USH Ambassador for North Carolina
My name is Rebecca (Becca) Brown and I live in Durham, NC. I’m excited to join the Usher Syndrome Coalition as the North Carolina Ambassador in their mission to reach and engage as many people affected by Usher syndrome in the state.
A goal of the Ambassador Program is to bring the local community together and build that local connection among those with Usher syndrome in North Carolina. I was born with moderate to severe hearing loss and have been wearing hearing aids bilaterally since I was 3 years old. I began experiencing difficulties seeing in dim lighting in my mid-to-late 20s. It wasn’t until I moved to North Carolina from NY when I went in for a routine eye exam and she saw that I had signs of retinitis pigmentosa. I was officially diagnosed with USH2A in 2020 at the age of 34. I am still processing this diagnosis and learning ways to cope and adapt. As a mother of one little boy (and a baby on the way!) I have found great support, comfort, and solace in the “Awesome Moms with USH” community on Facebook.
I am completing my last semester in graduate school at University of North Carolina at Chapel Hill to become a Licensed Mental Health Counselor. Prior to returning to graduate school, my career was focused on serving those with intellectual and developmental disabilities. I was a group home manager, independent living manager, and a case manager. I also have a Master’s degree in Disability Studies from University at Buffalo in New York State.
I am looking forward to connecting with individuals with Usher syndrome and their families. I hope to bring together the local community in an effort to have close-to-home support and help raise awareness in the state of North Carolina. Please feel free to contact me with any questions or concerns. I look forward to the opportunity to get to know each of you and build a connection with you.
Resources in North Carolina
The USH Trust is the largest international contact database of individuals with Usher syndrome. Created and maintained by the Usher Syndrome Coalition, it is our most powerful tool to connect and inform individuals living with Usher worldwide. The USH Trust allows us to get to know and serve the community better, and to do what we do best: identify, build, support, and connect the community, both within the Usher community and with the research community. We do this via email, telephone, videophone, social media, webinars, local social events, our USH Connections Conference, and the many resources on our website. Come, join us!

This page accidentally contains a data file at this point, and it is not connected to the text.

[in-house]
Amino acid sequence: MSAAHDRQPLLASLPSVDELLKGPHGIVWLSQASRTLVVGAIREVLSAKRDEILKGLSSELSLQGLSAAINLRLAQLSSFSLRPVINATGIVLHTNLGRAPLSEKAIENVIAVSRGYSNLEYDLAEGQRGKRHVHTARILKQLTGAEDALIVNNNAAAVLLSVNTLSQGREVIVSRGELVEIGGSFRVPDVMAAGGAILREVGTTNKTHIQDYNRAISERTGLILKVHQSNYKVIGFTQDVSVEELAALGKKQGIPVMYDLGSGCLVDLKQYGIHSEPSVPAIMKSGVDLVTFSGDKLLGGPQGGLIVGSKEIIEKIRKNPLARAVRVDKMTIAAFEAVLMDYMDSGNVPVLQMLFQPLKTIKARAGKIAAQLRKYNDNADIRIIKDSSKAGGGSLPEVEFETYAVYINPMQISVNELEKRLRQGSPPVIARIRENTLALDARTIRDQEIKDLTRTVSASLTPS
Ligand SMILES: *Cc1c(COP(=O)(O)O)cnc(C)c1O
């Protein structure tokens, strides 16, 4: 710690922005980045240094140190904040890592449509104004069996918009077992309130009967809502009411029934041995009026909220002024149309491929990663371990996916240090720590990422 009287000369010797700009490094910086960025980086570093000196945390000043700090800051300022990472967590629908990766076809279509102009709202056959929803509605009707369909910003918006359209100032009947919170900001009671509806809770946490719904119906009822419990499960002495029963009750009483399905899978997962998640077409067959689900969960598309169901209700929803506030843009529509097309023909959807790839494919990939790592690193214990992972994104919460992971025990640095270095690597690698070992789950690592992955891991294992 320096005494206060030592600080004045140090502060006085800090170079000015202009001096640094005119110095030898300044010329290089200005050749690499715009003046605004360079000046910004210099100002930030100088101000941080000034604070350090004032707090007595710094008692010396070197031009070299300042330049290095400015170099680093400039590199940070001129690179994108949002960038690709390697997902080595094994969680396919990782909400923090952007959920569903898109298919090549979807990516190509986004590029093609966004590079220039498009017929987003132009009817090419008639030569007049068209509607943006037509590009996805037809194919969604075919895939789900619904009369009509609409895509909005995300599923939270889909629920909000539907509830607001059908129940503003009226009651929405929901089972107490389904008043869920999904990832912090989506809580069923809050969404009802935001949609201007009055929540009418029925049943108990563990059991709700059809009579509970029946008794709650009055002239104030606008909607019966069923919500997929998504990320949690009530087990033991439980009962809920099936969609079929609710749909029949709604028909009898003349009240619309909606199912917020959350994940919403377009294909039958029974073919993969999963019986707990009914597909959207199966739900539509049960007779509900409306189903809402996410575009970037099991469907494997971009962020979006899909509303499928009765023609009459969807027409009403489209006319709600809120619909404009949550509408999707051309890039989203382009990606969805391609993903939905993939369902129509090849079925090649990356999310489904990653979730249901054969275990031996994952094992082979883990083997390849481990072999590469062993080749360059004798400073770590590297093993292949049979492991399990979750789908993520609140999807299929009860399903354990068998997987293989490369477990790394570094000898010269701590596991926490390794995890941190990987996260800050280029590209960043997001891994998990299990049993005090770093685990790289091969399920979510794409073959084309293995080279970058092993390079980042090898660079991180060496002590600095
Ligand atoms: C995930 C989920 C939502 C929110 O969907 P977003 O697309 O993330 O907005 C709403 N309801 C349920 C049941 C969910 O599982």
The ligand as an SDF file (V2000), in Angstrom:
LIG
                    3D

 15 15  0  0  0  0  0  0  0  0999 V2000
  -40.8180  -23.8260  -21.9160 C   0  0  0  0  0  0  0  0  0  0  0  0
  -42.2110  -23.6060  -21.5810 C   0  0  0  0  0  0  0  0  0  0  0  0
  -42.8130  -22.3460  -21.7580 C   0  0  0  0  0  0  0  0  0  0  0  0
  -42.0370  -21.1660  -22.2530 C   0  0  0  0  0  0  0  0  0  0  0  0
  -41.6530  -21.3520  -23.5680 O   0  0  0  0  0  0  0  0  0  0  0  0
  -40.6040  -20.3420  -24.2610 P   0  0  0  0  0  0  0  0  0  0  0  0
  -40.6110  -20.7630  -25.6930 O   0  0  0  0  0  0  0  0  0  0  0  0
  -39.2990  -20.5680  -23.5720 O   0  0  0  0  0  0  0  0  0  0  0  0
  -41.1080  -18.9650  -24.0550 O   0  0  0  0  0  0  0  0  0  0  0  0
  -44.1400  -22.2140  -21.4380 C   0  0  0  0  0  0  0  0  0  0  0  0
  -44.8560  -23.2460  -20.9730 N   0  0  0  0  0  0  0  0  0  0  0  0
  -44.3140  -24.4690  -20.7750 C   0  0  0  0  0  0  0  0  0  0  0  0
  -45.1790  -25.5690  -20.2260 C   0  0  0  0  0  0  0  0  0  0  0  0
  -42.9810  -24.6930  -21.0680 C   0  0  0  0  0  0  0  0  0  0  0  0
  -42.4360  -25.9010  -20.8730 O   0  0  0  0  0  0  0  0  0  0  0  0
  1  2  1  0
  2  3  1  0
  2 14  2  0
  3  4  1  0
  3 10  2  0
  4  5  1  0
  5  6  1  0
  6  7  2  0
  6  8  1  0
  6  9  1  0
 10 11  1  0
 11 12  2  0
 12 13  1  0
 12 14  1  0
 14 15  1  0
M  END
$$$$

Individuals with Usher syndrome who are passionate about research have a new data collection platform to join. The Usher Syndrome Data Collection Platform, or USH DCP, is hosted by RARE-X, a nonprofit dedicated to accelerating research. By entering your health information into this secure platform, you will become part of a global database of de-identified information available to researchers worldwide. That means that only you can see your data. Only you can change your data. Your personal information (name, date of birth, address, etc.) will not be shared without your permission. As the DCP grows, more researchers will become aware of Usher syndrome. This can lead to the development of clinical trials, new treatments, and new therapies. YOU hold the key to unlocking future research discoveries.
Program and services for youth and adults with combined vision and hearing loss.
iCanConnect provides people with combined and significant vision and hearing loss who qualify with free telecommunication equipment and training. Each state has their own program. Funding for iCanConnect is provided through the National Deaf-Blind Equipment Distribution Program, NDBEDP.
A national volunteer organization created to empower the voices of families of individuals who are deaf-blind and to advocate for their unique needs.
This project provides information, support, resources, and technical assistance to programs serving children who are deaf-blind, and their families in North Carolina.